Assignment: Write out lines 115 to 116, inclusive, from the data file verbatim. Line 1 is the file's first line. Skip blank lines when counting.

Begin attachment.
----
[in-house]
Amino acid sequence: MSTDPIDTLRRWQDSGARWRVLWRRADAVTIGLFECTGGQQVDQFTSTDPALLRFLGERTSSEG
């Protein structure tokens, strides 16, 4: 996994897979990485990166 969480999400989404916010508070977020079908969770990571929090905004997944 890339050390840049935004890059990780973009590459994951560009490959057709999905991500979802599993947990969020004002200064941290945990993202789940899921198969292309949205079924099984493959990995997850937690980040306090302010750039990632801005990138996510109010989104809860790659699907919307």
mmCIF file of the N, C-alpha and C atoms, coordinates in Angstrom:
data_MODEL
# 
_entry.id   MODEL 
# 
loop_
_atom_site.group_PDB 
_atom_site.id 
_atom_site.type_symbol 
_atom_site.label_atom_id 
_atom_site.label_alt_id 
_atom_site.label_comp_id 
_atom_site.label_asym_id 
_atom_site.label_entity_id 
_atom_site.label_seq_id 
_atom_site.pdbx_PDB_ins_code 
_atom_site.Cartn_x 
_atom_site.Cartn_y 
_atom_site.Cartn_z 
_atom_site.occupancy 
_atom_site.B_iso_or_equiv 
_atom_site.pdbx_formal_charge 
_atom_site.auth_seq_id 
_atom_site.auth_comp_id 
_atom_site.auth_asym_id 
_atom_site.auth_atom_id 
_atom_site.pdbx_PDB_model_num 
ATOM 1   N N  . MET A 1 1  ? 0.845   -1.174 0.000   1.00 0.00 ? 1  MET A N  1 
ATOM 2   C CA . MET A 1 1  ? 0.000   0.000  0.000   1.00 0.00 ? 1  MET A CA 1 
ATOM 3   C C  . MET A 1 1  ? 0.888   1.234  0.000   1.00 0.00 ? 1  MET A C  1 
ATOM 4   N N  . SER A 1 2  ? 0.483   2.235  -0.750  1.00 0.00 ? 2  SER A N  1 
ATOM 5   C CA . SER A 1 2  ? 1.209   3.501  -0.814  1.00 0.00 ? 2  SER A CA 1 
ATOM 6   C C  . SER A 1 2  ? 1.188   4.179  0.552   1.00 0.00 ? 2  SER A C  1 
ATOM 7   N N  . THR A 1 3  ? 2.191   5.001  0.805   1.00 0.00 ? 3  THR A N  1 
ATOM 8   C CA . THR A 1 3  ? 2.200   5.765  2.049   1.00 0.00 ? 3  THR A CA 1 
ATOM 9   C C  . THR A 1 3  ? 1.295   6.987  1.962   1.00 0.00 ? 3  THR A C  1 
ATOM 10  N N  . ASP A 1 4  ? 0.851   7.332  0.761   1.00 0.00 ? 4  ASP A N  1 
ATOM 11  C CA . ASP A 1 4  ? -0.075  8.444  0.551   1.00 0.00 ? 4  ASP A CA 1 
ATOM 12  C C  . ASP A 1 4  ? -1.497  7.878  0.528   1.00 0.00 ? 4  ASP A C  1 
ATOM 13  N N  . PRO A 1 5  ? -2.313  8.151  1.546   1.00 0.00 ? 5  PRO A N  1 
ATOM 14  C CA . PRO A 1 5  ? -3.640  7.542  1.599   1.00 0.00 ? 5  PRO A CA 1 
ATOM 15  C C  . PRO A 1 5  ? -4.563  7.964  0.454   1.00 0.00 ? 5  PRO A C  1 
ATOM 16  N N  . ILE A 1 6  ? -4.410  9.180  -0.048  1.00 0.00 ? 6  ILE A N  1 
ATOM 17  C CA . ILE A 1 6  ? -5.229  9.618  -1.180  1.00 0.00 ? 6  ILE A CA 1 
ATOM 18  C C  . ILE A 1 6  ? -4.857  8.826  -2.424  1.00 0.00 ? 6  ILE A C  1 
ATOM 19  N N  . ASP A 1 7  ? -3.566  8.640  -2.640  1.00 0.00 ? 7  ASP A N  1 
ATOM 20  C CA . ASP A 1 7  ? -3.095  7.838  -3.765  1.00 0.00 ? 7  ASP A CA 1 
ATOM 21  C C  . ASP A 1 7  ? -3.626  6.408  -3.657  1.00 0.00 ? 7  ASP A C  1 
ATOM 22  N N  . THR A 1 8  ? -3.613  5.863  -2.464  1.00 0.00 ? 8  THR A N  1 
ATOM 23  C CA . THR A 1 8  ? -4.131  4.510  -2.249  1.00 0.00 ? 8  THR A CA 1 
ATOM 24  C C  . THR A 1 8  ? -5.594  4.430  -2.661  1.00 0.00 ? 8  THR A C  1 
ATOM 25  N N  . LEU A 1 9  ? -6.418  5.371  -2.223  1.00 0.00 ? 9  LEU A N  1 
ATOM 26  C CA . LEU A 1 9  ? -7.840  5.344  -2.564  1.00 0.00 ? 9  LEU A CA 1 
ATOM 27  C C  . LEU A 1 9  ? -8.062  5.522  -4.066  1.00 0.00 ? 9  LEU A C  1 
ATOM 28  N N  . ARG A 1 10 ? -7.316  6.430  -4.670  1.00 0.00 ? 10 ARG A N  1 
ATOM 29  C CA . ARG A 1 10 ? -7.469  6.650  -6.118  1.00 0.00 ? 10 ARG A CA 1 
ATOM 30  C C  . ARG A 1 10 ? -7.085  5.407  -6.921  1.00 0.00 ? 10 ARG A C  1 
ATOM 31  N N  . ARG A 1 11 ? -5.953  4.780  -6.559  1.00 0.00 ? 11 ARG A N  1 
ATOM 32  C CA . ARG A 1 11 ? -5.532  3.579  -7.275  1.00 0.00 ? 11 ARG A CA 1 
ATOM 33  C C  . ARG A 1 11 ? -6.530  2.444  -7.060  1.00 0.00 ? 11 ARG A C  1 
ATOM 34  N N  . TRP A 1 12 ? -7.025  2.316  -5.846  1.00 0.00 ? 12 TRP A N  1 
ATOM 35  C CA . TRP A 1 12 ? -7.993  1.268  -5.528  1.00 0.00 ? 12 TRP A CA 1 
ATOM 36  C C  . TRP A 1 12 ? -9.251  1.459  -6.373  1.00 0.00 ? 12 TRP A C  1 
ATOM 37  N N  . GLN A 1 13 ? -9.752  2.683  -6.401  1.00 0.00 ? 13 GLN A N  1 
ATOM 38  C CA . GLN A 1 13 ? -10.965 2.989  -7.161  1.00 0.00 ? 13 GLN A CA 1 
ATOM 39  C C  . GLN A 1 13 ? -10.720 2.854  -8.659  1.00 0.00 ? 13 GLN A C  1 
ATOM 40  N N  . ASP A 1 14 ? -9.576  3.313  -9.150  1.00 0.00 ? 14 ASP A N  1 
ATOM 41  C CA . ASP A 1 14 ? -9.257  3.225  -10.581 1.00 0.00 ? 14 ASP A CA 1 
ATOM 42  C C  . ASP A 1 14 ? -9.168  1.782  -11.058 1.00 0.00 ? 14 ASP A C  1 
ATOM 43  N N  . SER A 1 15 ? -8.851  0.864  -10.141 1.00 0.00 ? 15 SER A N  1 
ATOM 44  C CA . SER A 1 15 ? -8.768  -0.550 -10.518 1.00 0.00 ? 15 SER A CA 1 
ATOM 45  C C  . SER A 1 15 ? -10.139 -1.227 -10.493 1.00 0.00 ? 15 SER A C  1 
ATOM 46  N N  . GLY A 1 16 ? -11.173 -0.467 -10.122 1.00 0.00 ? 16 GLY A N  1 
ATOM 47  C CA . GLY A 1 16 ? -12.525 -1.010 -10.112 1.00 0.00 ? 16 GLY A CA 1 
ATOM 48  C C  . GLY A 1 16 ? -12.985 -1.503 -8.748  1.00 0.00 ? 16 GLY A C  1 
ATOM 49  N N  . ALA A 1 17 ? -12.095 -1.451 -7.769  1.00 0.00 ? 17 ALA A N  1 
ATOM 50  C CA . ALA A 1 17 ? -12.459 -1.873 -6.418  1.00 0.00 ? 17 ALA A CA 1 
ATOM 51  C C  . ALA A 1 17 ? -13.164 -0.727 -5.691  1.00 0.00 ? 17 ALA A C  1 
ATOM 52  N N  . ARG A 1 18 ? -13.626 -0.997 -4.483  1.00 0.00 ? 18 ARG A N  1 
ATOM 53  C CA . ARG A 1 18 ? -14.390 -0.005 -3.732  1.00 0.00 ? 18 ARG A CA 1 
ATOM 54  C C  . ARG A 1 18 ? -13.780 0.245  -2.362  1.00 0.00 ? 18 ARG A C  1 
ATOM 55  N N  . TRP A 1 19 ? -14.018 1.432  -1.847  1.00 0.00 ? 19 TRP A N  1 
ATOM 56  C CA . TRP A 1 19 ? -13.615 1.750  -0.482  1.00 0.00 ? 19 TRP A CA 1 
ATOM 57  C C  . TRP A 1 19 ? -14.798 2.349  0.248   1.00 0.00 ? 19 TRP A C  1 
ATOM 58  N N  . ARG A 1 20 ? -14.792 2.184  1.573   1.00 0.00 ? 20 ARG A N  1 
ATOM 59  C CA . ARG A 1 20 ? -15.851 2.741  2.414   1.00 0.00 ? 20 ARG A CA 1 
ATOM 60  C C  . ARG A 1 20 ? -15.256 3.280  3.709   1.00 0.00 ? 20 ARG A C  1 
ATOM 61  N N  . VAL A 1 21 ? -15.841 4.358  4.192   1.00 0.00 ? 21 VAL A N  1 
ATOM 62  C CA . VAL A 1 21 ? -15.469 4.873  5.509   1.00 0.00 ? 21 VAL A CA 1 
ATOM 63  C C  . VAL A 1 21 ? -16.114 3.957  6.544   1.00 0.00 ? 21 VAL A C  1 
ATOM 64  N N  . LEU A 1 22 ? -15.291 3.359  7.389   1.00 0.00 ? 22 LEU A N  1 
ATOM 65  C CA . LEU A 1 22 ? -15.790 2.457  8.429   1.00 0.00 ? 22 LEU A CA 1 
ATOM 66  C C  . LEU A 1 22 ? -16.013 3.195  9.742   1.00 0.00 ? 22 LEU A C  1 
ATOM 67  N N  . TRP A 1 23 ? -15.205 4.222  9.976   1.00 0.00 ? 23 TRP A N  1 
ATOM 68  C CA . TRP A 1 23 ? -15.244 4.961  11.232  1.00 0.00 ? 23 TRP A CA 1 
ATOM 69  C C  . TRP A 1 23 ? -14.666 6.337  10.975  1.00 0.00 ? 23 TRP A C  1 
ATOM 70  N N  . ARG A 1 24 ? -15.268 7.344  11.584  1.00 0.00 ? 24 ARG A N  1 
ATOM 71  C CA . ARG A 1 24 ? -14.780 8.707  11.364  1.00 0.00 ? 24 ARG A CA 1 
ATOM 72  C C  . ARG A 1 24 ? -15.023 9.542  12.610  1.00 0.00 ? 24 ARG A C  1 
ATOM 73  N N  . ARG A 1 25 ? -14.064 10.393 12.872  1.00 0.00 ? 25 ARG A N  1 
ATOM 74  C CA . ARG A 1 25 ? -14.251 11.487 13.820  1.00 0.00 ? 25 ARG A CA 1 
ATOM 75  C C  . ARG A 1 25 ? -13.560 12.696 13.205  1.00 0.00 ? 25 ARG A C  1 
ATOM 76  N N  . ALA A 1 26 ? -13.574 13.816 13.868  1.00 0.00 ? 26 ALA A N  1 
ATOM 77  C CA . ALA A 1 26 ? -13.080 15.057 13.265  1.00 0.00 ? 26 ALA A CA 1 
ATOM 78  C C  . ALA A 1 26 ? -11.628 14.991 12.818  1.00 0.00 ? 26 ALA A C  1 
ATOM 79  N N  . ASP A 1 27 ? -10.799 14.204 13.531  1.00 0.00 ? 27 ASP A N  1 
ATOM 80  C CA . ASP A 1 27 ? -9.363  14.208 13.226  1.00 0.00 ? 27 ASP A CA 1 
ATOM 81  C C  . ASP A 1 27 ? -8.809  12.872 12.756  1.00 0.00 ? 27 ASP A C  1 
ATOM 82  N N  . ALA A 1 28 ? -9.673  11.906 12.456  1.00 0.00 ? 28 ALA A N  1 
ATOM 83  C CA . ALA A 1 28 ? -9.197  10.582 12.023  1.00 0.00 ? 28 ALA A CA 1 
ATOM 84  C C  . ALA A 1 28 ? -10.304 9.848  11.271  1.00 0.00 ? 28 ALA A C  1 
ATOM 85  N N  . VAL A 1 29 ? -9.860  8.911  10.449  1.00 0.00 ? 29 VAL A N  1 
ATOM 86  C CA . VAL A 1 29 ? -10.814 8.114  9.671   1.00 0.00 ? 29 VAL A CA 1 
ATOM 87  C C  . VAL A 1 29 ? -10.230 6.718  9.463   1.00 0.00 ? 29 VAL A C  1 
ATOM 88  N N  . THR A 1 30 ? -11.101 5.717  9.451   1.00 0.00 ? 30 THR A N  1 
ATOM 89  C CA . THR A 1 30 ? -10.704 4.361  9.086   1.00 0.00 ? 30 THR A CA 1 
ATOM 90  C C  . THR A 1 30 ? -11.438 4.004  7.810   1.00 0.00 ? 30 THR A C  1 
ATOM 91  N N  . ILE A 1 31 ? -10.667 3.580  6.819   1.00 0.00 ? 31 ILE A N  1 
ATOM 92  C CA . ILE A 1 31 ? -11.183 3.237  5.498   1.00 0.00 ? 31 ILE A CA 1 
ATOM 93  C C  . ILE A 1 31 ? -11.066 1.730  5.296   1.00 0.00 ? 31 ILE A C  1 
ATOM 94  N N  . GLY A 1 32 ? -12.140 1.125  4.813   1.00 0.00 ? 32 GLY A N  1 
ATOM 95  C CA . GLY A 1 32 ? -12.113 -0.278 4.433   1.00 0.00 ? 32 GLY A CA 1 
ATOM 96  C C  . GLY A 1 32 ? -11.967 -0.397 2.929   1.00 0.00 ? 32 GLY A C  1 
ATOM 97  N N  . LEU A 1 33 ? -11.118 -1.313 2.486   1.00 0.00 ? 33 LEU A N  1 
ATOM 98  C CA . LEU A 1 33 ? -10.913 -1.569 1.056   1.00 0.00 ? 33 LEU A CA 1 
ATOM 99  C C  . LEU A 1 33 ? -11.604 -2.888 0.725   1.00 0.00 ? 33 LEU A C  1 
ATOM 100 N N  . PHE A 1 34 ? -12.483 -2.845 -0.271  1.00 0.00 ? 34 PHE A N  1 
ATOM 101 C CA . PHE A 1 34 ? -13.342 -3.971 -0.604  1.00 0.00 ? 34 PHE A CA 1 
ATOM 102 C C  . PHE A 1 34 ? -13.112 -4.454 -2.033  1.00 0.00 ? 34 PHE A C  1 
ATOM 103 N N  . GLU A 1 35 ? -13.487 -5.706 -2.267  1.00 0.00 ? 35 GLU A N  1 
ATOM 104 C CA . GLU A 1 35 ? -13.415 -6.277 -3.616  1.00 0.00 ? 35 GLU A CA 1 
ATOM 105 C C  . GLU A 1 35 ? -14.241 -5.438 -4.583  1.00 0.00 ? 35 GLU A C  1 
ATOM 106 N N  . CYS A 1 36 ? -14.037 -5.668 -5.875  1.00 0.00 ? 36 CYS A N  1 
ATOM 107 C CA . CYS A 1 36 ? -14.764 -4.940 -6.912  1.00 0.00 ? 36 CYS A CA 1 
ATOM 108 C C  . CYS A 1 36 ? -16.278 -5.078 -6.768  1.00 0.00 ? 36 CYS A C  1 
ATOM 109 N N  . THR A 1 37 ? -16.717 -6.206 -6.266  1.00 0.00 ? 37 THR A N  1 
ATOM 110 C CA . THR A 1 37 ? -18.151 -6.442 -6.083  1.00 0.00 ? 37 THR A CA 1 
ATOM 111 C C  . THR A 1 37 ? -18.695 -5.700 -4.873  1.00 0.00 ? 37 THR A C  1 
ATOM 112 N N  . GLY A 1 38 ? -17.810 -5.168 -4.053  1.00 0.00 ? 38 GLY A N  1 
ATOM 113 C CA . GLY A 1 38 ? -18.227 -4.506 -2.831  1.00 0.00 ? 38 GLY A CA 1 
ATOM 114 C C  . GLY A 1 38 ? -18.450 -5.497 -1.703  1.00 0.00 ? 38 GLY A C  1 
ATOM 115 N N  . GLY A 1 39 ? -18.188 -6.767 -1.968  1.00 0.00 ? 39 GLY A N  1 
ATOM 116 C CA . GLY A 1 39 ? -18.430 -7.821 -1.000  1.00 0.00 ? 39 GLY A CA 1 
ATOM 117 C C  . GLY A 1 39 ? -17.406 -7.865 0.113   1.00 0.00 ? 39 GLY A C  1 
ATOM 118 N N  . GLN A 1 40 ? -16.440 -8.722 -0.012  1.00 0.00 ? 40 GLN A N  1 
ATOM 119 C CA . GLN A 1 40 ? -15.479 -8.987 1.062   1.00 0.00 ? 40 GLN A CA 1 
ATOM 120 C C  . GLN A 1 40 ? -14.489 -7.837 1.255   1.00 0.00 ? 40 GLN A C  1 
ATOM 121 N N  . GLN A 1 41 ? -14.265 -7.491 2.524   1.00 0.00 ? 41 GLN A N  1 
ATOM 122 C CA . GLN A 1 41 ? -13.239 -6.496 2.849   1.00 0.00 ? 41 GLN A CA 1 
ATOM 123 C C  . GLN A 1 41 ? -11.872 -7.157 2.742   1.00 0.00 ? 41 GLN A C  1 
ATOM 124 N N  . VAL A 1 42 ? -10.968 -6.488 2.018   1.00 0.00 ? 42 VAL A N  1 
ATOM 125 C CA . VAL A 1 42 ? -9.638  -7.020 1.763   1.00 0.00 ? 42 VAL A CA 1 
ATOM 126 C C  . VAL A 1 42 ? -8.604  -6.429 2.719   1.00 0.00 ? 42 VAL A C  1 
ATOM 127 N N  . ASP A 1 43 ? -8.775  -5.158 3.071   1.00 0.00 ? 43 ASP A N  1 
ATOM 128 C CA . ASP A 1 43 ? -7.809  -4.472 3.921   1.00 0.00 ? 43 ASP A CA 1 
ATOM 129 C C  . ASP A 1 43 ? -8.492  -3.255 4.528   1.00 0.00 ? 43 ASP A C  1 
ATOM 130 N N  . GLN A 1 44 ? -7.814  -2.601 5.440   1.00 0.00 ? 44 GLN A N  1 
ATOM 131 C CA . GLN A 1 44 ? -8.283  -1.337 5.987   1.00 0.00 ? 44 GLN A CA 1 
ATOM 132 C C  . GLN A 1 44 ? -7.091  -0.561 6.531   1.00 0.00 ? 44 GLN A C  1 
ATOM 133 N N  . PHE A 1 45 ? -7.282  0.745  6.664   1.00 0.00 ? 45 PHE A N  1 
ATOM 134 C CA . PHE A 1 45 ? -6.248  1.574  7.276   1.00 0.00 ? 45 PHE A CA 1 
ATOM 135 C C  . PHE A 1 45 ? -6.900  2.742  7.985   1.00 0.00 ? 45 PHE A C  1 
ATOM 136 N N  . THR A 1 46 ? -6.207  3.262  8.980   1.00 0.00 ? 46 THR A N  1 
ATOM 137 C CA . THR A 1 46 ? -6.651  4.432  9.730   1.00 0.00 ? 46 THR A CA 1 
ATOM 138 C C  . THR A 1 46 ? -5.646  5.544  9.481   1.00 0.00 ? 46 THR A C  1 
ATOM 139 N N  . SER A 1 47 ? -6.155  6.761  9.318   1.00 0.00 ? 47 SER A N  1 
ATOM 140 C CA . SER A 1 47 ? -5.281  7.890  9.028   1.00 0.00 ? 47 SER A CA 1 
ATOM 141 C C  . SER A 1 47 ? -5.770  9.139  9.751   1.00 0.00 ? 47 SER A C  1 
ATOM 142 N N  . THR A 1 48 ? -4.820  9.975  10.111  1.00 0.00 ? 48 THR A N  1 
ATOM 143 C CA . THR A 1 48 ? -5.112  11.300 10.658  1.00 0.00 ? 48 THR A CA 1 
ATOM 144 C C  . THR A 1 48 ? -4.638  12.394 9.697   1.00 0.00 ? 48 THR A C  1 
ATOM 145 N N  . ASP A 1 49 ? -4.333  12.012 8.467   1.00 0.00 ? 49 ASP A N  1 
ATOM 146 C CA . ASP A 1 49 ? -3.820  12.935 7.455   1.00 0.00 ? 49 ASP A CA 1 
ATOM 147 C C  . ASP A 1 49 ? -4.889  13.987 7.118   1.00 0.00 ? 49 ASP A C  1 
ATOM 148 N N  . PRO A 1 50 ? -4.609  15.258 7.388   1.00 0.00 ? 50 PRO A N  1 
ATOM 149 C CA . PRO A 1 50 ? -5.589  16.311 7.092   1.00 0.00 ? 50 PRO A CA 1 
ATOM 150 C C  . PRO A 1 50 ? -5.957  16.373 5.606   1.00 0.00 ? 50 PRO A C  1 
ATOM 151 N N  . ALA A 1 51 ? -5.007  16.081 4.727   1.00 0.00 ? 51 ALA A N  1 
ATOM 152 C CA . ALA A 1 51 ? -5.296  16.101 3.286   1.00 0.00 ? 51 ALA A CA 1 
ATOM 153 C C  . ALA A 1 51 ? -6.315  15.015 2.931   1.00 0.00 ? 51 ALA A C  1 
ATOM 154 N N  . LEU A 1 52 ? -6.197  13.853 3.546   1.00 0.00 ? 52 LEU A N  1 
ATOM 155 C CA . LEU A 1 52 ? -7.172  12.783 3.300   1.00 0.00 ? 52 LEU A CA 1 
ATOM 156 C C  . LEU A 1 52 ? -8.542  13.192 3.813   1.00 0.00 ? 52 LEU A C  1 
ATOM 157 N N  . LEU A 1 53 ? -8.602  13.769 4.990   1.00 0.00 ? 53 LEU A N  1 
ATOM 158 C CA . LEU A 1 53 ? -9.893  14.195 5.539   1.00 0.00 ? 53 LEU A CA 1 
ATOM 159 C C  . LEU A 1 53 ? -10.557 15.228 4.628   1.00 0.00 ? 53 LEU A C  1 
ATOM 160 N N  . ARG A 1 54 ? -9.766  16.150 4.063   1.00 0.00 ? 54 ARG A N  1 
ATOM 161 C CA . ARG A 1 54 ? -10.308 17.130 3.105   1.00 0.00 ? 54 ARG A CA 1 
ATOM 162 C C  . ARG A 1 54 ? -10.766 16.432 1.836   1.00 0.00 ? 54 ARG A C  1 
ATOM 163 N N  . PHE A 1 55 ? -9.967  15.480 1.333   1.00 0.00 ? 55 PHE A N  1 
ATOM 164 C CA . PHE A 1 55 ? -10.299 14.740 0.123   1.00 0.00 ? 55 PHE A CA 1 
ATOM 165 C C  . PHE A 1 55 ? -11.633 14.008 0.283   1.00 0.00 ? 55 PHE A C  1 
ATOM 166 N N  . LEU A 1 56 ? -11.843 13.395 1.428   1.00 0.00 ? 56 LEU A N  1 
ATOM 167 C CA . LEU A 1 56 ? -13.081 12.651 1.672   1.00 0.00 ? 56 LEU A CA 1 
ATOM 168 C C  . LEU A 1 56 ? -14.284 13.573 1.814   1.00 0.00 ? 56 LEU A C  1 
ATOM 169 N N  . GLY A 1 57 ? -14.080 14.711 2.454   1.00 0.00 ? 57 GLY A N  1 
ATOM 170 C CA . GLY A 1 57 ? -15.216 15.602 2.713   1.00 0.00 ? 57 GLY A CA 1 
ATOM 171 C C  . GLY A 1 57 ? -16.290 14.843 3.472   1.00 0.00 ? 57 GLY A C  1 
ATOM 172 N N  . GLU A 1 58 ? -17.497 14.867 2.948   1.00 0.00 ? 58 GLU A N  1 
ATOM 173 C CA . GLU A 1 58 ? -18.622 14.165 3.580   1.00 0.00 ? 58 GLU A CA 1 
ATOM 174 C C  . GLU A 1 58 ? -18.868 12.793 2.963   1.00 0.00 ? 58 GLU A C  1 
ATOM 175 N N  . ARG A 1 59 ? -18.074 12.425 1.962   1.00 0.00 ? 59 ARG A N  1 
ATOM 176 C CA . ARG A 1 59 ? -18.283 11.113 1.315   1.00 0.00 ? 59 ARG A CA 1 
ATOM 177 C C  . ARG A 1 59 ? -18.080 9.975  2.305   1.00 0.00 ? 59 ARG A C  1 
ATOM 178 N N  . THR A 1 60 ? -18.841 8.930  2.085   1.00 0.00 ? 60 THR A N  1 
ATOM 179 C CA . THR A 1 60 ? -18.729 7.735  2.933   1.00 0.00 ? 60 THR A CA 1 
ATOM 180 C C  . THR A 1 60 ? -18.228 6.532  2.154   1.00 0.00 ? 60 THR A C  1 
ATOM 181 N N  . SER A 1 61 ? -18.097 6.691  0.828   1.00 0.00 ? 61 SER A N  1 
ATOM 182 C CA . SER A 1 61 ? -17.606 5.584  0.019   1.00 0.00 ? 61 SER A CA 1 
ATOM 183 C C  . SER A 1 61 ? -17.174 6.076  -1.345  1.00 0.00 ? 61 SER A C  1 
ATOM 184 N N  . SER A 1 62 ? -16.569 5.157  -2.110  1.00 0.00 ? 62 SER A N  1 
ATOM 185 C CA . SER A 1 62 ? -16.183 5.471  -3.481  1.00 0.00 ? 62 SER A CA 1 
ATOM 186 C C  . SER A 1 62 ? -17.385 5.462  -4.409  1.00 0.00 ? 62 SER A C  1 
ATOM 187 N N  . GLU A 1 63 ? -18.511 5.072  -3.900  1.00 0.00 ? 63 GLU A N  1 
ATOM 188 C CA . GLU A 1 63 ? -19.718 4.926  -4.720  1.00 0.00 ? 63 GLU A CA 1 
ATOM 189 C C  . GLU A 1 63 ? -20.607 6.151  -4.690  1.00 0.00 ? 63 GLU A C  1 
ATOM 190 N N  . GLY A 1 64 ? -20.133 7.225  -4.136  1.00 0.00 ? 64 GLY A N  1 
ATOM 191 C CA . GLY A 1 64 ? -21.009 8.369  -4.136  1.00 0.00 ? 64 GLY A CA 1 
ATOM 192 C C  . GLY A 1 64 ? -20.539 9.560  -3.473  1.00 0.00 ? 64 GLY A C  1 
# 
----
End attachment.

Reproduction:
ATOM 85  N N  . VAL A 1 29 ? -9.860  8.911  10.449  1.00 0.00 ? 29 VAL A N  1 
ATOM 86  C CA . VAL A 1 29 ? -10.814 8.114  9.671   1.00 0.00 ? 29 VAL A CA 1 